The Wolfe Tones’ classic rebel song Come out Ye Black and Tans has hit the top of the iTunes charts in both the UK and Ireland.
It comes after the Government was forced to postpone a commemoration ceremony for the Royal Irish Constabulary in Dublin Castle.
The plan faced major public backlash due to the RICs association with the Black and Tans and the Auxiliaries during the War of Independence.
The Government says it still wants to go ahead with the ceremony at a later date.
Charlie Flanagan announces deferment of RIC/Black n Tans commemoration ... cancel it completely and hang your head in shame for ever proposing it! https://t.co/CrW3suFbXF
— The Wolfe Tones 🇮🇪 (@wolfetones) January 7, 2020
When the song hit the number spot in Ireland this morning, the band tweeted to say that “Fine Gael got their answer.”
After the Justice Minister Charlie Flanagan confirmed the commemoration would be postponed they had tweeted: “Cancel it completely and hang your head in shame for ever proposing it.”
Make that No. 1 Ireland & Britain :-)
— The Wolfe Tones (@wolfetones) January 9, 2020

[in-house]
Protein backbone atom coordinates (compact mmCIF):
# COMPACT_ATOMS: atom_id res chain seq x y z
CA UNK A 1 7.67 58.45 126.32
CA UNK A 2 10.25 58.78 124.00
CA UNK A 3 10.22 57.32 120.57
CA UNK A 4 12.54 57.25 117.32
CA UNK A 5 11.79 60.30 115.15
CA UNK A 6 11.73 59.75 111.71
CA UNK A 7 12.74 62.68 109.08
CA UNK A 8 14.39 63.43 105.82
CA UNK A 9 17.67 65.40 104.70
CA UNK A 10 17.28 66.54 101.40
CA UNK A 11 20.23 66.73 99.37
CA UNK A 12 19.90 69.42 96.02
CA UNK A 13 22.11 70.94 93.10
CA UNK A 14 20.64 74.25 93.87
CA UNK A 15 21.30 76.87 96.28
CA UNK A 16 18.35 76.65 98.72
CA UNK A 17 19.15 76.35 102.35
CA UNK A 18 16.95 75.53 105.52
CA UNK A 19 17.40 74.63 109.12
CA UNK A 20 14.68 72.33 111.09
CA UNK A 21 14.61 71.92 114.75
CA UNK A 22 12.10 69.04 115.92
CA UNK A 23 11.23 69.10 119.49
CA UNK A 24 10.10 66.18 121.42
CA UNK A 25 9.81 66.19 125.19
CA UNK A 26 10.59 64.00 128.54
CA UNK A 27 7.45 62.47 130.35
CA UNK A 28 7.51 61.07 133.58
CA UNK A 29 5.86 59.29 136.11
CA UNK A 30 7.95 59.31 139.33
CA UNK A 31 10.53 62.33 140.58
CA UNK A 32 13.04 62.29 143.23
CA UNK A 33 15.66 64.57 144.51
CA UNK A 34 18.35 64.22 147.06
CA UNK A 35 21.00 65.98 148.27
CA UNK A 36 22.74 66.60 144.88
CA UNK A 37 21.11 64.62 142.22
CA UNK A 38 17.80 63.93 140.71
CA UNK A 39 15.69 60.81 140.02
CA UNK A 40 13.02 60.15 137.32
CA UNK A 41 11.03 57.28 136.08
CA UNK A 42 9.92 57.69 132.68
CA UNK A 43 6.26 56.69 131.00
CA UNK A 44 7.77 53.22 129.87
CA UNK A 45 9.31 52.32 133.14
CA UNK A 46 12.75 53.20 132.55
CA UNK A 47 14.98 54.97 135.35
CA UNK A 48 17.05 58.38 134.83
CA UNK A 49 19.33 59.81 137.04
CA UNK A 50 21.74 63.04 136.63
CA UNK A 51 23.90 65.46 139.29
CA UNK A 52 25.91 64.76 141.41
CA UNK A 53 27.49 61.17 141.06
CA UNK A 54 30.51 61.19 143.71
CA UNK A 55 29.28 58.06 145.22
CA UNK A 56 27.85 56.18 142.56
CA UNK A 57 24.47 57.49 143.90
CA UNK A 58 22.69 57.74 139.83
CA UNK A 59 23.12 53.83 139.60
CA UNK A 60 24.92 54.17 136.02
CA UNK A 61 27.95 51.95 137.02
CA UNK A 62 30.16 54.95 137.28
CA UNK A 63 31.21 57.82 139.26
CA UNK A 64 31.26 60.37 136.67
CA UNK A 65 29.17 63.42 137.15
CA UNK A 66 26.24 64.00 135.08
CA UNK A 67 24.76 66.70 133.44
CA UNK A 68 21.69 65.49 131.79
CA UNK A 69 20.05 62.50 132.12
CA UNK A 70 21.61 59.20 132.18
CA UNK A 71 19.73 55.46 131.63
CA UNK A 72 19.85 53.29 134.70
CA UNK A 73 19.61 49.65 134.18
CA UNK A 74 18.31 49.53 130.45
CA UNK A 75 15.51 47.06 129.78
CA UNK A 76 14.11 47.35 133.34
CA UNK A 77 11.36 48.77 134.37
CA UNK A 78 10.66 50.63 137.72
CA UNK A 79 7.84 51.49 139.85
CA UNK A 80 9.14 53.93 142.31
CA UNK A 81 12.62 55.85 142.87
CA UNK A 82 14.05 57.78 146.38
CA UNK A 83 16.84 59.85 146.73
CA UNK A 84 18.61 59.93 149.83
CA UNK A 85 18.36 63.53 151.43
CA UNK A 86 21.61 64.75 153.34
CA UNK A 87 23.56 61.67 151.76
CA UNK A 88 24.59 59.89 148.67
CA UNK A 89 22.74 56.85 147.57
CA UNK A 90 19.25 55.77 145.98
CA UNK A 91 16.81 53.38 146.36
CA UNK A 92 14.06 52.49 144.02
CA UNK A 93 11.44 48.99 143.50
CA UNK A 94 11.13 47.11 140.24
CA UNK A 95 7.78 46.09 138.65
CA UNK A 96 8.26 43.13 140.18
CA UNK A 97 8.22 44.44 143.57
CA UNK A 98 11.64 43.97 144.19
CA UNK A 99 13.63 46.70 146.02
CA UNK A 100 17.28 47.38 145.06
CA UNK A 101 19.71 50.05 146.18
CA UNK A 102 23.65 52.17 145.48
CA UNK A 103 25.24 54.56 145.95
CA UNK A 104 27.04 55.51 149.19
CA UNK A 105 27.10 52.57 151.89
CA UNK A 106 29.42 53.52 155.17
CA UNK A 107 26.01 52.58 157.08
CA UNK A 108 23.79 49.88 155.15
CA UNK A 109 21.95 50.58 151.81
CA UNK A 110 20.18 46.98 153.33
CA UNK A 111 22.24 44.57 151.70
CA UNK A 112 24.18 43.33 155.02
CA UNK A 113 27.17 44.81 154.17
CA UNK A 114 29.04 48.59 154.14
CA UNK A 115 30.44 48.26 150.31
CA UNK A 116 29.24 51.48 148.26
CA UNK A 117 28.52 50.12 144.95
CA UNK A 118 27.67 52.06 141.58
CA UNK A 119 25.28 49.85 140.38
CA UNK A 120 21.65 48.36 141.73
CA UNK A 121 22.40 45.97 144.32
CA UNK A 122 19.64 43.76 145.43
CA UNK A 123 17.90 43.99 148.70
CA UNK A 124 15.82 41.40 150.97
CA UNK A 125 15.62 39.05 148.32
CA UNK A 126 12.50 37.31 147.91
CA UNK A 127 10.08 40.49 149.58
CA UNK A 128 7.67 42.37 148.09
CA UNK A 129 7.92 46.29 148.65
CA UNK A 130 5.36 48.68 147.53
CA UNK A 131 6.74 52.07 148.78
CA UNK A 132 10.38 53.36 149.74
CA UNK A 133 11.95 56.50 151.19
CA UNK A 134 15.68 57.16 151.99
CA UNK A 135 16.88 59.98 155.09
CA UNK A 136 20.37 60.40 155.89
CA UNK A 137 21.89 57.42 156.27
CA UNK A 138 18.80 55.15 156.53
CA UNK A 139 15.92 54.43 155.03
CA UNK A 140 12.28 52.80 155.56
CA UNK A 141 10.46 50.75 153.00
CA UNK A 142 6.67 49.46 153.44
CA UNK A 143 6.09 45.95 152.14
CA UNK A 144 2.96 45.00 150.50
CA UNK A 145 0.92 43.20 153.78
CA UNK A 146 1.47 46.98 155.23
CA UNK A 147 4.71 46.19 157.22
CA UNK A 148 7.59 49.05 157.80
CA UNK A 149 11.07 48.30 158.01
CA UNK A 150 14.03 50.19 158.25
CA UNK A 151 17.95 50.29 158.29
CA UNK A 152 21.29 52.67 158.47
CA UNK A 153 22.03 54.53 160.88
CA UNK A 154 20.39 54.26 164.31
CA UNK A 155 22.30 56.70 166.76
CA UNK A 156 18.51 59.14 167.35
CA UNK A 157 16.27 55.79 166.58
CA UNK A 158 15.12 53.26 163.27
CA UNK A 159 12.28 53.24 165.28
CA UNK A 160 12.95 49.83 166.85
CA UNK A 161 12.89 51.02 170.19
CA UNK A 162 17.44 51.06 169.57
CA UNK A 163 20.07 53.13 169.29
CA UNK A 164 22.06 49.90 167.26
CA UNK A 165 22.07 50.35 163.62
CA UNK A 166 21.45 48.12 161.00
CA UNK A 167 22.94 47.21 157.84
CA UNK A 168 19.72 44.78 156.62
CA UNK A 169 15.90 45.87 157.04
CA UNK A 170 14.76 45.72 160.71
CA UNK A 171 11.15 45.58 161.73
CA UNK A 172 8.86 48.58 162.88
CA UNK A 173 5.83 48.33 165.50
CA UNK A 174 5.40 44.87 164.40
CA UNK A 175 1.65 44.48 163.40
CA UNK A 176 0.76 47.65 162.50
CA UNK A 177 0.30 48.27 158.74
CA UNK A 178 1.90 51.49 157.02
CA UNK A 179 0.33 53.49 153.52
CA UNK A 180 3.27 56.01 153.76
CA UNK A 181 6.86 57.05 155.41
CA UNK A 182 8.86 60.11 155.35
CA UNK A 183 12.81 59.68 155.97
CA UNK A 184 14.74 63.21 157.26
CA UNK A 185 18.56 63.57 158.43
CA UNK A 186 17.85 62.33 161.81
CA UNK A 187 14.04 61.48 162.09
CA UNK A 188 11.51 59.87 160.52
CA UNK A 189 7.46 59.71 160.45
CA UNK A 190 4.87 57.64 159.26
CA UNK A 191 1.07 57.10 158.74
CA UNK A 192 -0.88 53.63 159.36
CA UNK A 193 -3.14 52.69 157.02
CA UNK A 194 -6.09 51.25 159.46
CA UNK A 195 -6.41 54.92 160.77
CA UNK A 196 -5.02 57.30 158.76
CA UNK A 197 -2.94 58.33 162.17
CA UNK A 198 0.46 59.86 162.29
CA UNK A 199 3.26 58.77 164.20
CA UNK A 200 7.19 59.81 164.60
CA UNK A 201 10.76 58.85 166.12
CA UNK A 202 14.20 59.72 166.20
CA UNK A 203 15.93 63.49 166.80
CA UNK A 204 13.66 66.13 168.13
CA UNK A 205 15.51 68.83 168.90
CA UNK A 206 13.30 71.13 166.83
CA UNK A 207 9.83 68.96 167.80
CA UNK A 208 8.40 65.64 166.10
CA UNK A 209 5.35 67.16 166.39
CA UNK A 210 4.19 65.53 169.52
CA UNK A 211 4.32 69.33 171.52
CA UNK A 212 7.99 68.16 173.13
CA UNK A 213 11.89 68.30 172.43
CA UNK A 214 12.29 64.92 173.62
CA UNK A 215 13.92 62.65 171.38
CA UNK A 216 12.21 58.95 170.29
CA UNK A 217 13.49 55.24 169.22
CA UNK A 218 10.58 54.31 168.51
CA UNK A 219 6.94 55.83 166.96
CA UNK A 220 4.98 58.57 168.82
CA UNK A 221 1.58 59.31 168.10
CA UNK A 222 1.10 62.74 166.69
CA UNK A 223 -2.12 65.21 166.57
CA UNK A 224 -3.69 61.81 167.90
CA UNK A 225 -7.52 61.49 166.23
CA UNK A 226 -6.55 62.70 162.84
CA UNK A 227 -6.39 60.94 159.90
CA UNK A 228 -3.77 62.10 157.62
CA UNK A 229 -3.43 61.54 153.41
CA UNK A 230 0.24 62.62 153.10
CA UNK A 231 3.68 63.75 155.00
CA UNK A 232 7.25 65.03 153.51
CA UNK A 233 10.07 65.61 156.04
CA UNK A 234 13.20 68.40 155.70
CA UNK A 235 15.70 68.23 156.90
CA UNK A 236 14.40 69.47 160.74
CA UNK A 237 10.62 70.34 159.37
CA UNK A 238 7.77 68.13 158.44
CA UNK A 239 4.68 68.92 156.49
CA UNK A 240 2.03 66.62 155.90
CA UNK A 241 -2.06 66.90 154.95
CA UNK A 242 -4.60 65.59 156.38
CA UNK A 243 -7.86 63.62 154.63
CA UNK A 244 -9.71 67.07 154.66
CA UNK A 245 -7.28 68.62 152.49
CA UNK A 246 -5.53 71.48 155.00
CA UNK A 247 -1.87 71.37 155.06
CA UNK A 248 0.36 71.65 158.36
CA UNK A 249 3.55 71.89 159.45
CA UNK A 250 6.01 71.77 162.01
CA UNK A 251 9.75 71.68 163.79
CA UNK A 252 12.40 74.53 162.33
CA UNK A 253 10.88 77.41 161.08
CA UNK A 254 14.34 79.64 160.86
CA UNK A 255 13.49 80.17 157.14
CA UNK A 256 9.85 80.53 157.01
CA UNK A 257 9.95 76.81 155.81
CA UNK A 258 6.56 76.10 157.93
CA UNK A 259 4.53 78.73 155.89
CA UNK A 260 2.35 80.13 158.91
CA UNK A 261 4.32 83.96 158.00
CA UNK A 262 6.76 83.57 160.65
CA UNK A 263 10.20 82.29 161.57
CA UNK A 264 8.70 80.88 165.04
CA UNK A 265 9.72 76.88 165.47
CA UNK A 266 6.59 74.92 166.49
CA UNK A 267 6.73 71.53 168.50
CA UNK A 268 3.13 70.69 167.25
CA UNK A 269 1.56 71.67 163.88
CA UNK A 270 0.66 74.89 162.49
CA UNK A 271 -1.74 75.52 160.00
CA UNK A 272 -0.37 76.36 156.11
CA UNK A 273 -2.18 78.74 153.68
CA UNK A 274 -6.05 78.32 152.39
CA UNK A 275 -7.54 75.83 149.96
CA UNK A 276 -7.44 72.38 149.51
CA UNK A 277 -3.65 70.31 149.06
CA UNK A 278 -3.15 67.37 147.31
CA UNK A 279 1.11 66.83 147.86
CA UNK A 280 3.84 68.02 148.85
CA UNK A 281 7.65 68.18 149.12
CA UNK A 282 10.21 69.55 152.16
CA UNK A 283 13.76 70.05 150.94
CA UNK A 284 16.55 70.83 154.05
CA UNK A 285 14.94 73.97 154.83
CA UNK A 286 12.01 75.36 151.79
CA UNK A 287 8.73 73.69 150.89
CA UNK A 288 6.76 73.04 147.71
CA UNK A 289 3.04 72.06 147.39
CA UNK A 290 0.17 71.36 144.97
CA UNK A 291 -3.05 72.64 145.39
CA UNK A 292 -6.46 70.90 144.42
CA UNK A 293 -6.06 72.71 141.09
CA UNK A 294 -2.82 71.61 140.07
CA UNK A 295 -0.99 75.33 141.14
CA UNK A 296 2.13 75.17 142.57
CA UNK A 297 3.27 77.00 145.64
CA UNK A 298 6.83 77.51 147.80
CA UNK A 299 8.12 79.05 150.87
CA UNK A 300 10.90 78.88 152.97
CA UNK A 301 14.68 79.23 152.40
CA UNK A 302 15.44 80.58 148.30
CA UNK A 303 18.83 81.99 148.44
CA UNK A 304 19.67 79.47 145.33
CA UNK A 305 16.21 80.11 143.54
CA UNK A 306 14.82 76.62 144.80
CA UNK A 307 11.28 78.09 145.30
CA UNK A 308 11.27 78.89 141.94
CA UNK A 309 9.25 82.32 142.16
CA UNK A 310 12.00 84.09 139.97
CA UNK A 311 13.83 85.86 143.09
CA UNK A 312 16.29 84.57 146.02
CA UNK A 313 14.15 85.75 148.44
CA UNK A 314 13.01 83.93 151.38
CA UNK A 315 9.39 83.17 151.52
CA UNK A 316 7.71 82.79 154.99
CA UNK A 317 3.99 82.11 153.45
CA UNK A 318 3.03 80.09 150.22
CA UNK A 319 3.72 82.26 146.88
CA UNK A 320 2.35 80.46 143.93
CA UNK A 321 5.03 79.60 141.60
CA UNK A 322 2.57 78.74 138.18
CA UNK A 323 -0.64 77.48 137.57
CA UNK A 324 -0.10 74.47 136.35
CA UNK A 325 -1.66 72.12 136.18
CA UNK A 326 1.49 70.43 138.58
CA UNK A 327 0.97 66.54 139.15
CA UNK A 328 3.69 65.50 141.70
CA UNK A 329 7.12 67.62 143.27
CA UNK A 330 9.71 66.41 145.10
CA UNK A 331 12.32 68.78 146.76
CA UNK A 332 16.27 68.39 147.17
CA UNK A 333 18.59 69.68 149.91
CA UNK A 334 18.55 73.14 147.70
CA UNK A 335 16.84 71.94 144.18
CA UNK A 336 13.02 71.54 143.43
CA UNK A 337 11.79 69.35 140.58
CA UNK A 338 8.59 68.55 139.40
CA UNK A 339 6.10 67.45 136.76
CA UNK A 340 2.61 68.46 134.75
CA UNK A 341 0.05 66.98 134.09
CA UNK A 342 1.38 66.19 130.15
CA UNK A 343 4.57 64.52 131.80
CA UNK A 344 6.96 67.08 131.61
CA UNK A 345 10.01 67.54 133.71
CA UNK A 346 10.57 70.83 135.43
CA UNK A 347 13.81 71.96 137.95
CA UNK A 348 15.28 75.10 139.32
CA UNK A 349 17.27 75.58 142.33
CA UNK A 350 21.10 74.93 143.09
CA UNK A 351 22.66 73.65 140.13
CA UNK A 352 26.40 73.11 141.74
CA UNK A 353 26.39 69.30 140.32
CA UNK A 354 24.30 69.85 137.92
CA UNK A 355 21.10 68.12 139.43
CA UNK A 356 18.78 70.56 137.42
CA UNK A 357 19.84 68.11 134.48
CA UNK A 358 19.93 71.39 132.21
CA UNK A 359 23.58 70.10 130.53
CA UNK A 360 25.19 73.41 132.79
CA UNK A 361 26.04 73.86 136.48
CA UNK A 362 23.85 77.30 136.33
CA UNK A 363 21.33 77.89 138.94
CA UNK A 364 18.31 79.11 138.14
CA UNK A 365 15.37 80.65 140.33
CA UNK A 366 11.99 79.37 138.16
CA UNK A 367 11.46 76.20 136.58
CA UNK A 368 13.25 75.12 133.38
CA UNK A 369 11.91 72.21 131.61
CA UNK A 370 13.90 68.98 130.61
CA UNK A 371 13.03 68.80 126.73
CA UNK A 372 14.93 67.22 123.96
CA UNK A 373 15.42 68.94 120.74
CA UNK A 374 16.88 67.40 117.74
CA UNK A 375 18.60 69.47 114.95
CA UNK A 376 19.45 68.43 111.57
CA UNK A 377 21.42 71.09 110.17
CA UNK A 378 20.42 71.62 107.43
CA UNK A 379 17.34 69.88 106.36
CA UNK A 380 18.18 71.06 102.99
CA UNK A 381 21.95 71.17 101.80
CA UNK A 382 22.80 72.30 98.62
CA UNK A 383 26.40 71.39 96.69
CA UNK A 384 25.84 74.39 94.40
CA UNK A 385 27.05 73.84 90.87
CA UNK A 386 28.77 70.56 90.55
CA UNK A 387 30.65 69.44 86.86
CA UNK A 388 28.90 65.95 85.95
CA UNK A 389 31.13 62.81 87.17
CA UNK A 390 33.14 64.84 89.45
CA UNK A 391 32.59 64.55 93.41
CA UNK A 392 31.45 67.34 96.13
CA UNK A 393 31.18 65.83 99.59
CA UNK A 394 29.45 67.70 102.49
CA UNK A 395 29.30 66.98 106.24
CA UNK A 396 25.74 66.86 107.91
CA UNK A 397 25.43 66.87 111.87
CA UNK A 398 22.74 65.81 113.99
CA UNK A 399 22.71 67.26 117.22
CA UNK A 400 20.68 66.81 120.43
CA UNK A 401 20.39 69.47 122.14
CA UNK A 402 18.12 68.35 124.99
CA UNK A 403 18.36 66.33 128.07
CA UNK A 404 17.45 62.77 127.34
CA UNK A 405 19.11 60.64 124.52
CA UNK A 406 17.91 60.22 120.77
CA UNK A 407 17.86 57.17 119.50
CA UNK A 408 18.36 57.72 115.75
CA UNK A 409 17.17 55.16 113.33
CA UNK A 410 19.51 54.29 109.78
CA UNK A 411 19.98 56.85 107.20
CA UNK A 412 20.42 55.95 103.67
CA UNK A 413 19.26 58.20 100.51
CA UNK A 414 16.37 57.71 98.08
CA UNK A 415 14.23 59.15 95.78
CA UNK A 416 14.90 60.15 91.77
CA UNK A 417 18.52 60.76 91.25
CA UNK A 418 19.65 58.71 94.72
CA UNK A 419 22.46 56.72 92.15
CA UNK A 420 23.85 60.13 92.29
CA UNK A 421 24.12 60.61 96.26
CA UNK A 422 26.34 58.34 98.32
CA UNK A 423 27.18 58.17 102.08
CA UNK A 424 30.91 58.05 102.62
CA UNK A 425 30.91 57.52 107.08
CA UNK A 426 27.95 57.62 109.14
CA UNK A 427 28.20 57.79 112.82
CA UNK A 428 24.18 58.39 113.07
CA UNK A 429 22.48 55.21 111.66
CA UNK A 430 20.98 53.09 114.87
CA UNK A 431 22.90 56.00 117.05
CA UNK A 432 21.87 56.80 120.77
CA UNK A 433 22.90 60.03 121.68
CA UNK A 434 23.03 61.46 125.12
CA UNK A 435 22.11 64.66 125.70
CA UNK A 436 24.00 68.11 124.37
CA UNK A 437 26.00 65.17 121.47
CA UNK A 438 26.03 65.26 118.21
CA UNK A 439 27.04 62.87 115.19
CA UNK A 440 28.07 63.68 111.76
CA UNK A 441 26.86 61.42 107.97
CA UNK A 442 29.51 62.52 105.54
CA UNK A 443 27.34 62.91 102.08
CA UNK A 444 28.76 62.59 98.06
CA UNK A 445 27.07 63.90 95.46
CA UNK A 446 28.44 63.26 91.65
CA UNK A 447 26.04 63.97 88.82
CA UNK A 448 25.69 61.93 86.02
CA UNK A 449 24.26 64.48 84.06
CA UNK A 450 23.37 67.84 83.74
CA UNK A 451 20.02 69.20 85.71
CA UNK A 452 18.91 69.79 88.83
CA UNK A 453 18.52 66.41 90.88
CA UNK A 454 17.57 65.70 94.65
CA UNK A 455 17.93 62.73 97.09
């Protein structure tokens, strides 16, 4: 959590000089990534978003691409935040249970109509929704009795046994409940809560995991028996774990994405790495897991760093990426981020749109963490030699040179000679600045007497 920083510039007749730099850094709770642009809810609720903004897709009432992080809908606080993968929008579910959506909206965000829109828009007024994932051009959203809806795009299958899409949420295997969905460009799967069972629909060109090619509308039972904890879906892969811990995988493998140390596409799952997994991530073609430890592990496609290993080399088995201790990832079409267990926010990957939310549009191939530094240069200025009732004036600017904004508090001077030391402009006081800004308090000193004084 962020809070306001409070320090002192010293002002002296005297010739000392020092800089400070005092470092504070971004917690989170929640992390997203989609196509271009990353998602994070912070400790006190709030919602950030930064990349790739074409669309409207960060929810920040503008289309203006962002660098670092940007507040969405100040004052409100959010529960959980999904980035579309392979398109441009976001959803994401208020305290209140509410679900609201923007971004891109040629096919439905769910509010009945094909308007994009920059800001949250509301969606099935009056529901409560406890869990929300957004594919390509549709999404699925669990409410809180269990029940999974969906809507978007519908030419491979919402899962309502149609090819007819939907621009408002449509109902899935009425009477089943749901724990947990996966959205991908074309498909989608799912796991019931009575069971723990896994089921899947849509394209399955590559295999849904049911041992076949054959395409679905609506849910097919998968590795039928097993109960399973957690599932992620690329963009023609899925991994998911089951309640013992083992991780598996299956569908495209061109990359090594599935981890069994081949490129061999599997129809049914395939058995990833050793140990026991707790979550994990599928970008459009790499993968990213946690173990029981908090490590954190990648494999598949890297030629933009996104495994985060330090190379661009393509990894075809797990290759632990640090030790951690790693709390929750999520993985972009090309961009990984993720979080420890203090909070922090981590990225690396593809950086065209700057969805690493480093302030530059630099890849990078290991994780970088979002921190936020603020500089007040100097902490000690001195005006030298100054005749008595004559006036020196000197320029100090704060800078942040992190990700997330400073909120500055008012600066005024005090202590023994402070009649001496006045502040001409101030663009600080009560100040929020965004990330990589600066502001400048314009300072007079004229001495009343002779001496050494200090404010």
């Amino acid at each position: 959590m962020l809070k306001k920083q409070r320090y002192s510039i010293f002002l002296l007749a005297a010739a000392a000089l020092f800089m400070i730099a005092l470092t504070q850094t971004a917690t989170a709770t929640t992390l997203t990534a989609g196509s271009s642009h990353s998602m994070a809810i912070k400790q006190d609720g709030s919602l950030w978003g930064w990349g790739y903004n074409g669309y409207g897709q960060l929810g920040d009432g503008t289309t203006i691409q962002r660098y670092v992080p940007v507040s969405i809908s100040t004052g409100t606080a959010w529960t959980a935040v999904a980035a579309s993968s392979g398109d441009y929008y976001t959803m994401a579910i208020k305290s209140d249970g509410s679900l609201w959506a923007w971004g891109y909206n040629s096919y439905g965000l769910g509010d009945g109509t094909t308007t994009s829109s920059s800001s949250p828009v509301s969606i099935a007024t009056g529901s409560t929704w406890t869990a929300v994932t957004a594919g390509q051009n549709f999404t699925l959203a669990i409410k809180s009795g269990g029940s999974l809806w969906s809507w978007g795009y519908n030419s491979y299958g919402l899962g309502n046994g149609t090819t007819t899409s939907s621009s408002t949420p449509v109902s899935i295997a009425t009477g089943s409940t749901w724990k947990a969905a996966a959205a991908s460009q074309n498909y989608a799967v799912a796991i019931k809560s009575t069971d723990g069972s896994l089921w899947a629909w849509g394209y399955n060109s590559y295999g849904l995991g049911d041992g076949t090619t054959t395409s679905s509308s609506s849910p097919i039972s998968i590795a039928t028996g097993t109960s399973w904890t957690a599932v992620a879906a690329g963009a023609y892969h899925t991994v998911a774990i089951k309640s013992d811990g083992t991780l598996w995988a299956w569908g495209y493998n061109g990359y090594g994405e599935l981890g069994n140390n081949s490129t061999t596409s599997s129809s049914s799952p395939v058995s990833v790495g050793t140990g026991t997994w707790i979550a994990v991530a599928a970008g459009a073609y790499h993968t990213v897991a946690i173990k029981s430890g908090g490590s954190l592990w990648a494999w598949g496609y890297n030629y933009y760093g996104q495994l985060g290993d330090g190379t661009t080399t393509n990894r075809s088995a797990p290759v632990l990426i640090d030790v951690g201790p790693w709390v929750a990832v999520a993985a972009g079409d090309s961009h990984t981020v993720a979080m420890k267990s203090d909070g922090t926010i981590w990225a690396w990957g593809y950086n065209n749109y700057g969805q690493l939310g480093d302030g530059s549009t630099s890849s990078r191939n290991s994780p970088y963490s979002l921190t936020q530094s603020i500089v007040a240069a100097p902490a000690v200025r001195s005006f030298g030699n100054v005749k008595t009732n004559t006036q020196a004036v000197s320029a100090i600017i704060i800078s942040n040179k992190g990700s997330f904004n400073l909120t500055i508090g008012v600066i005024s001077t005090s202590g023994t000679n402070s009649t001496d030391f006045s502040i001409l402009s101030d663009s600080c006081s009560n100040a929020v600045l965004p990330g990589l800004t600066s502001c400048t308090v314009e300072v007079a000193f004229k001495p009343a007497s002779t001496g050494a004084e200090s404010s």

In deferring the event on Tuesday, Minister Flanagan admitted that the RIC had “committed atrocities” and that “the horrific record of the Black and Tans and Auxiliaries is well known.”
He said he still believes the “thousands of other officers who behaved with dignity and honour in serving their communities” should be remembered.
On The Pat Kenny Show yesterday, he said: “The RIC were Irish people like you and I and it's important that we remember them, it's important that we acknowledge them - warts and all.”
Both Minister Flanagan and the Taoiseach Leo Varadkar have claimed that the backlash against the plan marks a set-back on the road towards Irish unification.
Sinn Féin has labelled that claim “disingenuous” with justice spokesman Martin Kenny noting that, “the reality is that [the proposal] was totally out of step with the vast majority of people in Ireland.”
— The Wolfe Tones 🇮🇪 (@wolfetones) January 9, 2020